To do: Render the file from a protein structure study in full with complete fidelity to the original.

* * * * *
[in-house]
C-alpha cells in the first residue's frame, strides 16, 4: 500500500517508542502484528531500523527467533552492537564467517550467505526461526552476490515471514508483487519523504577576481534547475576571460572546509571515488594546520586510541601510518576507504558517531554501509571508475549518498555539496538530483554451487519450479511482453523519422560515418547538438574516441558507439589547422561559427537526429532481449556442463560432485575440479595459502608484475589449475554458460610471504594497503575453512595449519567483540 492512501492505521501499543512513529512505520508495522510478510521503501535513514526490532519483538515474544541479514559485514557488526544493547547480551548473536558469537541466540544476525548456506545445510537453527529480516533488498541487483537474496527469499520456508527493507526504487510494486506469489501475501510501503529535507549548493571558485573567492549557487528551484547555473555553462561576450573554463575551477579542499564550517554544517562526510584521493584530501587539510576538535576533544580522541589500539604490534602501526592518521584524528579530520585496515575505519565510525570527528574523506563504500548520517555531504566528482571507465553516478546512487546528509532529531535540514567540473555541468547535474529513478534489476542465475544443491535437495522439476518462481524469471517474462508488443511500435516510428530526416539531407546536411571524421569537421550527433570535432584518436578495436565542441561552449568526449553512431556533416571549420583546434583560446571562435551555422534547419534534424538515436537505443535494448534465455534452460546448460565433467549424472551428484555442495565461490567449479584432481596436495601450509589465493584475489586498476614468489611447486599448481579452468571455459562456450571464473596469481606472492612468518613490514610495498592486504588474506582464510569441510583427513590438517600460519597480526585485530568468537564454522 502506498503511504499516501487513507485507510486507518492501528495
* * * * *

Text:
[in-house]
C-alpha cells in the first residue's frame, strides 16, 4: 500500500517508542502484528531500523527467533552492537564467517550467505526461526552476490515471514508483487519523504577576481534547475576571460572546509571515488594546520586510541601510518576507504558517531554501509571508475549518498555539496538530483554451487519450479511482453523519422560515418547538438574516441558507439589547422561559427537526429532481449556442463560432485575440479595459502608484475589449475554458460610471504594497503575453512595449519567483540 492512501492505521501499543512513529512505520508495522510478510521503501535513514526490532519483538515474544541479514559485514557488526544493547547480551548473536558469537541466540544476525548456506545445510537453527529480516533488498541487483537474496527469499520456508527493507526504487510494486506469489501475501510501503529535507549548493571558485573567492549557487528551484547555473555553462561576450573554463575551477579542499564550517554544517562526510584521493584530501587539510576538535576533544580522541589500539604490534602501526592518521584524528579530520585496515575505519565510525570527528574523506563504500548520517555531504566528482571507465553516478546512487546528509532529531535540514567540473555541468547535474529513478534489476542465475544443491535437495522439476518462481524469471517474462508488443511500435516510428530526416539531407546536411571524421569537421550527433570535432584518436578495436565542441561552449568526449553512431556533416571549420583546434583560446571562435551555422534547419534534424538515436537505443535494448534465455534452460546448460565433467549424472551428484555442495565461490567449479584432481596436495601450509589465493584475489586498476614468489611447486599448481579452468571455459562456450571464473596469481606472492612468518613490514610495498592486504588474506582464510569441510583427513590438517600460519597480526585485530568468537564454522 502506498503511504499516501487513507485507510486507518492501528495